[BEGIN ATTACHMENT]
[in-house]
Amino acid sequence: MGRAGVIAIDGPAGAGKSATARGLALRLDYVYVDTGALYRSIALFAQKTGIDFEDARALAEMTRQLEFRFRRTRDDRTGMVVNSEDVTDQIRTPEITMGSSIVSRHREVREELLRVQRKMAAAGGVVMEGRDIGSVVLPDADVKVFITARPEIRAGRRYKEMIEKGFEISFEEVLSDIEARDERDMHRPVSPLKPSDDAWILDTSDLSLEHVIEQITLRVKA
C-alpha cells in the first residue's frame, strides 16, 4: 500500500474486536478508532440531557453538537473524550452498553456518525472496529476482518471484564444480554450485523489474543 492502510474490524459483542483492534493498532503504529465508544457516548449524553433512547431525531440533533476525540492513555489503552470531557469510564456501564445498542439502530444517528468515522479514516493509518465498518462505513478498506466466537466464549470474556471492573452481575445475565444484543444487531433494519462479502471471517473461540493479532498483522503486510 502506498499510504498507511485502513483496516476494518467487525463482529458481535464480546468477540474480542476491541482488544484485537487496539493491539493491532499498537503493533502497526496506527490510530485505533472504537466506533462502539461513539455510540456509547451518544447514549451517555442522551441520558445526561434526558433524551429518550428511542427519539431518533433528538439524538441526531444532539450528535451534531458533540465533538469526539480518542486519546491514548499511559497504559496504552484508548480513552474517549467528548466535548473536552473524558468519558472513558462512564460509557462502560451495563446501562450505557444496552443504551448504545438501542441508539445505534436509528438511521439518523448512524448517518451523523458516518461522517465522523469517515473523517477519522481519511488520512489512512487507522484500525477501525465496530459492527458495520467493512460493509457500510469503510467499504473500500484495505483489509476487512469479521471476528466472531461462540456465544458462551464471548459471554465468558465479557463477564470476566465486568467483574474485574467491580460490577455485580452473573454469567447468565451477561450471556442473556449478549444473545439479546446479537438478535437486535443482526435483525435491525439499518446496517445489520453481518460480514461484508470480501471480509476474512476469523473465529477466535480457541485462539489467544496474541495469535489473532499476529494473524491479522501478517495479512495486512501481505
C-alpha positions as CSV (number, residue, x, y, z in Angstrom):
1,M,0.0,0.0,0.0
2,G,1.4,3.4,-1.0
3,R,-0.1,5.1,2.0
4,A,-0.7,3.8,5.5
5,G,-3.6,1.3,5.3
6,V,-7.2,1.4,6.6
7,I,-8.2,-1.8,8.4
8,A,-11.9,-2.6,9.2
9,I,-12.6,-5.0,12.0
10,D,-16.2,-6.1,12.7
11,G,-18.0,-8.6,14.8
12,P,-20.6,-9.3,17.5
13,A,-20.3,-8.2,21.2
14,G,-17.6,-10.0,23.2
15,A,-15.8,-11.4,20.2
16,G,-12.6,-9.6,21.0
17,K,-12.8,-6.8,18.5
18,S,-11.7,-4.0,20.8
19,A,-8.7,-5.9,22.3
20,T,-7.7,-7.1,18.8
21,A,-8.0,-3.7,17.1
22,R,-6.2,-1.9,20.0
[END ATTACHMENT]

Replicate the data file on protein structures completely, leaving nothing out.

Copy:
[in-house]
Amino acid sequence: MGRAGVIAIDGPAGAGKSATARGLALRLDYVYVDTGALYRSIALFAQKTGIDFEDARALAEMTRQLEFRFRRTRDDRTGMVVNSEDVTDQIRTPEITMGSSIVSRHREVREELLRVQRKMAAAGGVVMEGRDIGSVVLPDADVKVFITARPEIRAGRRYKEMIEKGFEISFEEVLSDIEARDERDMHRPVSPLKPSDDAWILDTSDLSLEHVIEQITLRVKA
C-alpha cells in the first residue's frame, strides 16, 4: 500500500474486536478508532440531557453538537473524550452498553456518525472496529476482518471484564444480554450485523489474543 492502510474490524459483542483492534493498532503504529465508544457516548449524553433512547431525531440533533476525540492513555489503552470531557469510564456501564445498542439502530444517528468515522479514516493509518465498518462505513478498506466466537466464549470474556471492573452481575445475565444484543444487531433494519462479502471471517473461540493479532498483522503486510 502506498499510504498507511485502513483496516476494518467487525463482529458481535464480546468477540474480542476491541482488544484485537487496539493491539493491532499498537503493533502497526496506527490510530485505533472504537466506533462502539461513539455510540456509547451518544447514549451517555442522551441520558445526561434526558433524551429518550428511542427519539431518533433528538439524538441526531444532539450528535451534531458533540465533538469526539480518542486519546491514548499511559497504559496504552484508548480513552474517549467528548466535548473536552473524558468519558472513558462512564460509557462502560451495563446501562450505557444496552443504551448504545438501542441508539445505534436509528438511521439518523448512524448517518451523523458516518461522517465522523469517515473523517477519522481519511488520512489512512487507522484500525477501525465496530459492527458495520467493512460493509457500510469503510467499504473500500484495505483489509476487512469479521471476528466472531461462540456465544458462551464471548459471554465468558465479557463477564470476566465486568467483574474485574467491580460490577455485580452473573454469567447468565451477561450471556442473556449478549444473545439479546446479537438478535437486535443482526435483525435491525439499518446496517445489520453481518460480514461484508470480501471480509476474512476469523473465529477466535480457541485462539489467544496474541495469535489473532499476529494473524491479522501478517495479512495486512501481505
C-alpha positions as CSV (number, residue, x, y, z in Angstrom):
1,M,0.0,0.0,0.0
2,G,1.4,3.4,-1.0
3,R,-0.1,5.1,2.0
4,A,-0.7,3.8,5.5
5,G,-3.6,1.3,5.3
6,V,-7.2,1.4,6.6
7,I,-8.2,-1.8,8.4
8,A,-11.9,-2.6,9.2
9,I,-12.6,-5.0,12.0
10,D,-16.2,-6.1,12.7
11,G,-18.0,-8.6,14.8
12,P,-20.6,-9.3,17.5
13,A,-20.3,-8.2,21.2
14,G,-17.6,-10.0,23.2
15,A,-15.8,-11.4,20.2
16,G,-12.6,-9.6,21.0
17,K,-12.8,-6.8,18.5
18,S,-11.7,-4.0,20.8
19,A,-8.7,-5.9,22.3
20,T,-7.7,-7.1,18.8
21,A,-8.0,-3.7,17.1
22,R,-6.2,-1.9,20.0